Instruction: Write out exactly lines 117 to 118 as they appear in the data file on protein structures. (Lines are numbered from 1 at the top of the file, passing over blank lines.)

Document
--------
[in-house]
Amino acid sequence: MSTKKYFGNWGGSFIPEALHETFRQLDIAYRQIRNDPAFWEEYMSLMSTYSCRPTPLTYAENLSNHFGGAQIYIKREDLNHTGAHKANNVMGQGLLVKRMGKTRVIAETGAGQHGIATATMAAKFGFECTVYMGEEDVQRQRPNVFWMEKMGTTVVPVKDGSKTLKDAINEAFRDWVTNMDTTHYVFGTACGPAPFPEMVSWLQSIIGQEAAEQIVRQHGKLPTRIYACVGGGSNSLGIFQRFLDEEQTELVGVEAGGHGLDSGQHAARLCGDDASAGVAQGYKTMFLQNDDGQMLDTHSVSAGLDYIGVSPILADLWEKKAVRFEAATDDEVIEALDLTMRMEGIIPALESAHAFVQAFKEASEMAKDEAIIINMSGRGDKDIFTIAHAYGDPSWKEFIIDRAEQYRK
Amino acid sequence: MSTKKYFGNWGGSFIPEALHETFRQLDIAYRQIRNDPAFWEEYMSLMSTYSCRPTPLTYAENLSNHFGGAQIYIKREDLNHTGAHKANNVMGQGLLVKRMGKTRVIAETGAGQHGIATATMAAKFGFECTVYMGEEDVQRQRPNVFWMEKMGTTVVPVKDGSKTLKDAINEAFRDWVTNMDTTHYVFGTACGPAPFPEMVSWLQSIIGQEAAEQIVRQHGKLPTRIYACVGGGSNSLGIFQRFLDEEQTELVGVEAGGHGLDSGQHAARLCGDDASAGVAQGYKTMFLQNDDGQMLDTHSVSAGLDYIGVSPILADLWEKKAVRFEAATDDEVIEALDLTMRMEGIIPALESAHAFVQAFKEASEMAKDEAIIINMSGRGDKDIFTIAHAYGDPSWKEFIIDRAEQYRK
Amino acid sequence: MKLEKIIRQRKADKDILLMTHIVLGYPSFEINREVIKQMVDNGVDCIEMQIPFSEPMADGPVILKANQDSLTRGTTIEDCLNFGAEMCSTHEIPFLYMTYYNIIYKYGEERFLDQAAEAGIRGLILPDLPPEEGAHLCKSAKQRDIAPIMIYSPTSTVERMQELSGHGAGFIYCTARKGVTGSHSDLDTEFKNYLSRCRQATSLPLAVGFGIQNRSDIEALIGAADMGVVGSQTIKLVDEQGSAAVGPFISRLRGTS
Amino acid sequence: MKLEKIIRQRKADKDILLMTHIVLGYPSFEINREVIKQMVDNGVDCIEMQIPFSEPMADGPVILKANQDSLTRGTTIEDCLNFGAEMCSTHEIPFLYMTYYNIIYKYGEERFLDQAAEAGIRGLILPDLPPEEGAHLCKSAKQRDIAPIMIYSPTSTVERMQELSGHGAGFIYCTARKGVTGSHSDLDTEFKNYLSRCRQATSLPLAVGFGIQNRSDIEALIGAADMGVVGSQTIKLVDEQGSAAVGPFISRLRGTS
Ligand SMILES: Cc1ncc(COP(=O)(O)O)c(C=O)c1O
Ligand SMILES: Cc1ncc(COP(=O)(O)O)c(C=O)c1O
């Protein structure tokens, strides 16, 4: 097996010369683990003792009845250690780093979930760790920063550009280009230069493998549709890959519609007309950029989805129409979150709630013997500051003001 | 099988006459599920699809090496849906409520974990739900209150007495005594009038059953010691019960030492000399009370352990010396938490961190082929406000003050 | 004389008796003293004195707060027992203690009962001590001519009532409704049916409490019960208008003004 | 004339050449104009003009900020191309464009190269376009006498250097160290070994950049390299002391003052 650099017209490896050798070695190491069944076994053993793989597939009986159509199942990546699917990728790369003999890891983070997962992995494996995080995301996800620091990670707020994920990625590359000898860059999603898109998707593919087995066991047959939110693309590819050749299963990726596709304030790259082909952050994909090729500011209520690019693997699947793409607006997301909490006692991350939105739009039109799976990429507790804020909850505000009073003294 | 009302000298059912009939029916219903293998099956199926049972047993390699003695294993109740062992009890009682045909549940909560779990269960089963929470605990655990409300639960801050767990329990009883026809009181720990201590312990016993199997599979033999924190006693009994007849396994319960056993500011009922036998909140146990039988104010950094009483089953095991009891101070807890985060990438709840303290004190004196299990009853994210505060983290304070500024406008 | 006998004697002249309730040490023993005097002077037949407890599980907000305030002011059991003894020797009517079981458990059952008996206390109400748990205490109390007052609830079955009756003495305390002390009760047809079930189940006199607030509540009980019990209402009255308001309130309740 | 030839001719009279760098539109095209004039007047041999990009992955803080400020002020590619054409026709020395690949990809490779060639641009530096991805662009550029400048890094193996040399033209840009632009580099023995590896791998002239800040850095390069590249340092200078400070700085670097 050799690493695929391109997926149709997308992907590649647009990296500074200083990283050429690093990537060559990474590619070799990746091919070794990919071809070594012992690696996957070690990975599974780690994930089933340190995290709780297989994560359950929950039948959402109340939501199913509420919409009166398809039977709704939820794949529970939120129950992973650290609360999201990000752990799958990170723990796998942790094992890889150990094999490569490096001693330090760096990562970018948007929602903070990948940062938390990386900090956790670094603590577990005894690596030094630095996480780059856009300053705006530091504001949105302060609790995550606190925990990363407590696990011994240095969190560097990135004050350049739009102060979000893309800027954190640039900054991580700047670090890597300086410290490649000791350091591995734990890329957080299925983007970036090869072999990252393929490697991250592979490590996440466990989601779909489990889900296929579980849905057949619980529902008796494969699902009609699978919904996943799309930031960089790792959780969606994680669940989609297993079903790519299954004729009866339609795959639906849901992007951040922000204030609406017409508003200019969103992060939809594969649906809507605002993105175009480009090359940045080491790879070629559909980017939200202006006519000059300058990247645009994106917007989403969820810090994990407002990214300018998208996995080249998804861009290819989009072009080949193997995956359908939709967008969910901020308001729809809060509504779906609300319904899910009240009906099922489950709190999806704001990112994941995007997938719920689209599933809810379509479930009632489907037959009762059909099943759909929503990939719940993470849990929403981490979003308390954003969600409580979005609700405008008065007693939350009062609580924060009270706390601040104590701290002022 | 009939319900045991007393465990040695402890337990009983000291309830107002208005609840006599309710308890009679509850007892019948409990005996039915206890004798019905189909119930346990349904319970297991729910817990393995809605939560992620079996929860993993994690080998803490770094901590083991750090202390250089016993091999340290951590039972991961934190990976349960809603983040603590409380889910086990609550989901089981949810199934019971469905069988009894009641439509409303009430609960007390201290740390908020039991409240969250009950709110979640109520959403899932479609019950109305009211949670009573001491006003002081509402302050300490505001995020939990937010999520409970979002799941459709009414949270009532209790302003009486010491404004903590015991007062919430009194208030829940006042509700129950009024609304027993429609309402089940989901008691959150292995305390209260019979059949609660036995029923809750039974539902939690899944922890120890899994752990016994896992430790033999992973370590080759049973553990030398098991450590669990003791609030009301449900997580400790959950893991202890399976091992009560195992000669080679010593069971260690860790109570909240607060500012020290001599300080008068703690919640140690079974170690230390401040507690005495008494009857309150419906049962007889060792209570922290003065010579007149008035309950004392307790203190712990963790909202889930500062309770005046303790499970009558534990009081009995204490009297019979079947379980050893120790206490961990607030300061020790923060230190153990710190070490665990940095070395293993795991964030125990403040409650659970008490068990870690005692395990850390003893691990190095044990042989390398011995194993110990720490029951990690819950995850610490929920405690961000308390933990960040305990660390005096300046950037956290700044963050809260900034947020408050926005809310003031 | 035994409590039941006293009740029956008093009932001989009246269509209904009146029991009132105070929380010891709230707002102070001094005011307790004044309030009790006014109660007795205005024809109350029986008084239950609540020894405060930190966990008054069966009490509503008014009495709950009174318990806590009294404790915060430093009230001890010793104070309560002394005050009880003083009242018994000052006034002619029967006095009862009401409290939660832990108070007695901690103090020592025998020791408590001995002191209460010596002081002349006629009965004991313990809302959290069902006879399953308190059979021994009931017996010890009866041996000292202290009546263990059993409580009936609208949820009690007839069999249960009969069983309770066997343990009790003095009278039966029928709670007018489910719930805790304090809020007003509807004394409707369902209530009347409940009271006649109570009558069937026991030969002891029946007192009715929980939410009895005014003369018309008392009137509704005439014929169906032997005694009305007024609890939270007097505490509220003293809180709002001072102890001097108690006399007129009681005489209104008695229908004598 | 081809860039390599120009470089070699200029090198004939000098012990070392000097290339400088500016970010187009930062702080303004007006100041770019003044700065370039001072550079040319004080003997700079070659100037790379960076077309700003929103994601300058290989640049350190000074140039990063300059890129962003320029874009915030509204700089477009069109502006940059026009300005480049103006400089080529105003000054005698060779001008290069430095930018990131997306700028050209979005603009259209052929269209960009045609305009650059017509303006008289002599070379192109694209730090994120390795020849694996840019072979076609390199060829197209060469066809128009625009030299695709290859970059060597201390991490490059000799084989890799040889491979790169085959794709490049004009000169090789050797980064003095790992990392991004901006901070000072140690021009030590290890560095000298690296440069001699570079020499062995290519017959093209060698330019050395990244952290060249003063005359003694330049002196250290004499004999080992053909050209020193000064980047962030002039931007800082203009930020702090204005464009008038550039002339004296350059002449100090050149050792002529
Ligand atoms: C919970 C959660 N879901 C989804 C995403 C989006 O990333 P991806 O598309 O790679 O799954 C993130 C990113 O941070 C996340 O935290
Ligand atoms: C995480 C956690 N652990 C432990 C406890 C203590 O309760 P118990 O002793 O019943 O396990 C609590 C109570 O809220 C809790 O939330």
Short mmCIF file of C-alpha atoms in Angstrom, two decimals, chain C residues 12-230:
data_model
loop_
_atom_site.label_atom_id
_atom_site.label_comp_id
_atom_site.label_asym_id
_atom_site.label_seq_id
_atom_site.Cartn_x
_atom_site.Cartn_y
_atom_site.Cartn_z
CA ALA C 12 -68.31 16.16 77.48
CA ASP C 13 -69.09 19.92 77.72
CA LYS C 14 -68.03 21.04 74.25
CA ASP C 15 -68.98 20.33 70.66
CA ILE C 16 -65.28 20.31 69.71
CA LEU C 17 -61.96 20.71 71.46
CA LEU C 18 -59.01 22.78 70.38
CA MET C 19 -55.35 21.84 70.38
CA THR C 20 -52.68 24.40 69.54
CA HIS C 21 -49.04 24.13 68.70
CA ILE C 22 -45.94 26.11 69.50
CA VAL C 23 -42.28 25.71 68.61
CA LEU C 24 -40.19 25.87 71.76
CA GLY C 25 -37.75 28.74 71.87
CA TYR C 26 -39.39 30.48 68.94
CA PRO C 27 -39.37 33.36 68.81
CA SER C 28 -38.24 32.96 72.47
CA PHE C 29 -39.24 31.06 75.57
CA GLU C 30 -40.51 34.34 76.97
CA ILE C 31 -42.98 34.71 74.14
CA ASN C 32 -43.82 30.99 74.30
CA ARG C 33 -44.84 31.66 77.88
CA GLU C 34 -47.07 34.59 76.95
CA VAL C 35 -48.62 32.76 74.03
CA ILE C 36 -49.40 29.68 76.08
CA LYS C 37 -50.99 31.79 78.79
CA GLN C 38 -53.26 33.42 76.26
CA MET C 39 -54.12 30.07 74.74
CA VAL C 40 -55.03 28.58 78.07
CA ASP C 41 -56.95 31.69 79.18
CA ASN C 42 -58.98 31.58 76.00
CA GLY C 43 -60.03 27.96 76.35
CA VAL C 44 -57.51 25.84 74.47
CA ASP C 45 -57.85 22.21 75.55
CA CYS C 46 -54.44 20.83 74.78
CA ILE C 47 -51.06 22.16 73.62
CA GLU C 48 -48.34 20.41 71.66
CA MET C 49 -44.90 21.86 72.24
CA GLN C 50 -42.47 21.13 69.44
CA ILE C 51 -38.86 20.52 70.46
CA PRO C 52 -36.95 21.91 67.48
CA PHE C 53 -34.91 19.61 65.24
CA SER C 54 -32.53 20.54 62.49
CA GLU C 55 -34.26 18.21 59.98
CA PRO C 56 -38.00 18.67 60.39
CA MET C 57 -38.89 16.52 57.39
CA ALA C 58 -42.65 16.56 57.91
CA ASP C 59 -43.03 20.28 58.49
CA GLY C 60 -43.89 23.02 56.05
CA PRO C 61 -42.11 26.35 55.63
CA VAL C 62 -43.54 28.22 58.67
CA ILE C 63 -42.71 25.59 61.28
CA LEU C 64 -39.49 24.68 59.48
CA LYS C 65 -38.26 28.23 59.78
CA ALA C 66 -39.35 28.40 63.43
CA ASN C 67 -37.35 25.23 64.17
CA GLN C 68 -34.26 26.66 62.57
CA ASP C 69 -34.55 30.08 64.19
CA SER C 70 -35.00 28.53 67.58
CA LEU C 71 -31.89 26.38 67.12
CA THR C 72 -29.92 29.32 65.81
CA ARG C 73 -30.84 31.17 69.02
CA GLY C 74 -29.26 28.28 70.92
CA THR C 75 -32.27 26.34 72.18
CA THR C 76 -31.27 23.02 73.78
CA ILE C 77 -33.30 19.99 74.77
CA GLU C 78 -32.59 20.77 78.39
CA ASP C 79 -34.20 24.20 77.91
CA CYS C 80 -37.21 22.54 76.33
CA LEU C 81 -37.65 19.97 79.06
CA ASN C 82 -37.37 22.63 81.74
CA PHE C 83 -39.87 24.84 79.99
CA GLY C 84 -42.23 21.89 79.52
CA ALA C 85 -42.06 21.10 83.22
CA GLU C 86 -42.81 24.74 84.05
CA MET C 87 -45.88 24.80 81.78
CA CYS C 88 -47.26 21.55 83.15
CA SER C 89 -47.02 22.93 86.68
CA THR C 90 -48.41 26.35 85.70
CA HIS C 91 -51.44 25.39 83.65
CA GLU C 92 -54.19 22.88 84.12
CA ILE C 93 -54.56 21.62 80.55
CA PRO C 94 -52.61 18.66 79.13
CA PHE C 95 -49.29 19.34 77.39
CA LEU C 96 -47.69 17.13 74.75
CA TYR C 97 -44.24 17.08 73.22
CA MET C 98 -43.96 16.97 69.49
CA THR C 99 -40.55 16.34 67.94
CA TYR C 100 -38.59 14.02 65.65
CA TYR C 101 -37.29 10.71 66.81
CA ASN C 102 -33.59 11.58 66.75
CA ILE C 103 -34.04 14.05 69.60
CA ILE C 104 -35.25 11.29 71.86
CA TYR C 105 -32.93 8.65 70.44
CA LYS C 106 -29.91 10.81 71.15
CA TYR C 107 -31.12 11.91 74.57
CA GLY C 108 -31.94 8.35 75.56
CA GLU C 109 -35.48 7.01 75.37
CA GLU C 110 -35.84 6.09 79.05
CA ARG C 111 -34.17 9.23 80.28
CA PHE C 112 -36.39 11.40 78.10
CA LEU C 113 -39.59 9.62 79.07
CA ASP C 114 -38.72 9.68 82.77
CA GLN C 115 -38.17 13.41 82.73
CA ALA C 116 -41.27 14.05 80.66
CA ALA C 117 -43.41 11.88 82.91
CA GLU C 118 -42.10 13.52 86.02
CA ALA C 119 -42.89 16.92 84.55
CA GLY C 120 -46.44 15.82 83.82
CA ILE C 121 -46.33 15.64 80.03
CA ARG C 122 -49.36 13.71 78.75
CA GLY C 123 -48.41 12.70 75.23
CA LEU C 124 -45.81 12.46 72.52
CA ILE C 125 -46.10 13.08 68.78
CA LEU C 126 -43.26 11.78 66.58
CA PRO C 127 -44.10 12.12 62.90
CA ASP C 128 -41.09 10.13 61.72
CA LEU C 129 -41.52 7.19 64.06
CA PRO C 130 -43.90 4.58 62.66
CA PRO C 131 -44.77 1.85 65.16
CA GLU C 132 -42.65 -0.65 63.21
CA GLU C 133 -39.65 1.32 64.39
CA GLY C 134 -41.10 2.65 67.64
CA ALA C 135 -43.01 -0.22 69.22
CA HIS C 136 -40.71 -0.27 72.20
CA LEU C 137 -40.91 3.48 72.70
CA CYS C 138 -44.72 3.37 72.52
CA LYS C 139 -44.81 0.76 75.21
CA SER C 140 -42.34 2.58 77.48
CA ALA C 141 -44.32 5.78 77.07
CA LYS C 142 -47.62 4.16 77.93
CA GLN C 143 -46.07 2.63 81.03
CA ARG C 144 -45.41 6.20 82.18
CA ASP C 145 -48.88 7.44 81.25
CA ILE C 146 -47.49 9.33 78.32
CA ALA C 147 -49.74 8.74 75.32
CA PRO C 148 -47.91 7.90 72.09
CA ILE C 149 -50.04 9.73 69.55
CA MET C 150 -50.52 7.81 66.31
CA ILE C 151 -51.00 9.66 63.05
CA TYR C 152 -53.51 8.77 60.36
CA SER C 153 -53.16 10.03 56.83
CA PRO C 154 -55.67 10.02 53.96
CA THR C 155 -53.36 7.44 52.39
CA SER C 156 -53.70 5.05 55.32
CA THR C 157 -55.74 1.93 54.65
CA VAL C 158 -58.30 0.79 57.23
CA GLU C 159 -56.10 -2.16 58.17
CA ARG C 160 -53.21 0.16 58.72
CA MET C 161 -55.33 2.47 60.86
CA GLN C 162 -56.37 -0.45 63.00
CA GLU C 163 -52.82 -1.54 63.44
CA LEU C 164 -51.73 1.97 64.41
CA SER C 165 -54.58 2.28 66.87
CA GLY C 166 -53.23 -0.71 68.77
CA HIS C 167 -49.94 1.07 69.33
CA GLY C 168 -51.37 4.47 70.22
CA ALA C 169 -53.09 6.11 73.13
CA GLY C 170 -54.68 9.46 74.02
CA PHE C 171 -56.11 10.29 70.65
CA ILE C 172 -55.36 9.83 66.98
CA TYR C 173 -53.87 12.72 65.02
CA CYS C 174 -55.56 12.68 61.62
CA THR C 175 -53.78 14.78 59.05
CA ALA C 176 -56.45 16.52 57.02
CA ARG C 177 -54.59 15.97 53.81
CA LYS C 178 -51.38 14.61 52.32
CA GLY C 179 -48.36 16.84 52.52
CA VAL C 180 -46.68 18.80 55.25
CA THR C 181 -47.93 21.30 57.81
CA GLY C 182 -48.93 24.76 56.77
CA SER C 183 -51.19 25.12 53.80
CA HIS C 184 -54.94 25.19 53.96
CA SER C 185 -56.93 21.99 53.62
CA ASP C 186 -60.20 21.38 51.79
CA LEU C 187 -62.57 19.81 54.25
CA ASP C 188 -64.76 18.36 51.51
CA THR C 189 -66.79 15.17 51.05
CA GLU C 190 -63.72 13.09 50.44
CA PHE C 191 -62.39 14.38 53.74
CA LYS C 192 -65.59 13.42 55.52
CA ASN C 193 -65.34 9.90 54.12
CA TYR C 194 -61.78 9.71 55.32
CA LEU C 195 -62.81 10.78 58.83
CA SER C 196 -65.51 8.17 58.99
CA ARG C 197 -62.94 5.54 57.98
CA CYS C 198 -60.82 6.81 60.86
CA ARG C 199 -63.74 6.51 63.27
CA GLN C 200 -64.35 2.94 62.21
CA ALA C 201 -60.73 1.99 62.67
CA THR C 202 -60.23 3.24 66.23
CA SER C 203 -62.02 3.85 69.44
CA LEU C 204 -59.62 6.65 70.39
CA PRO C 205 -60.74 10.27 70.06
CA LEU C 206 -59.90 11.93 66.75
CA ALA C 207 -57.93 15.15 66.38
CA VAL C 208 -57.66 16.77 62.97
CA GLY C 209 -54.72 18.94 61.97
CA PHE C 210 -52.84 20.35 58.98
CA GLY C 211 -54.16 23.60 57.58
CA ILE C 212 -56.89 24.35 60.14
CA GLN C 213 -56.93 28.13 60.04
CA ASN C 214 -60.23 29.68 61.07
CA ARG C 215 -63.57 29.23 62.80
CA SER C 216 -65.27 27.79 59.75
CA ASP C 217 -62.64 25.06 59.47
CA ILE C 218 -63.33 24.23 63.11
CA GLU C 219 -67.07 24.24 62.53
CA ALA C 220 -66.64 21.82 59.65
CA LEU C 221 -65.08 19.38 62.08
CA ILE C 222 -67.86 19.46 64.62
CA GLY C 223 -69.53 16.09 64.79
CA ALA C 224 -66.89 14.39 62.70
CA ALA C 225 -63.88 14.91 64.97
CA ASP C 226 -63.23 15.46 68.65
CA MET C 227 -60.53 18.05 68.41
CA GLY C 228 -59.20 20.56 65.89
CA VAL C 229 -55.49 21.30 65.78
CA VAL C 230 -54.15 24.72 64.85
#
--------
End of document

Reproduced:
CA GLY C 108 -31.94 8.35 75.56
CA GLU C 109 -35.48 7.01 75.37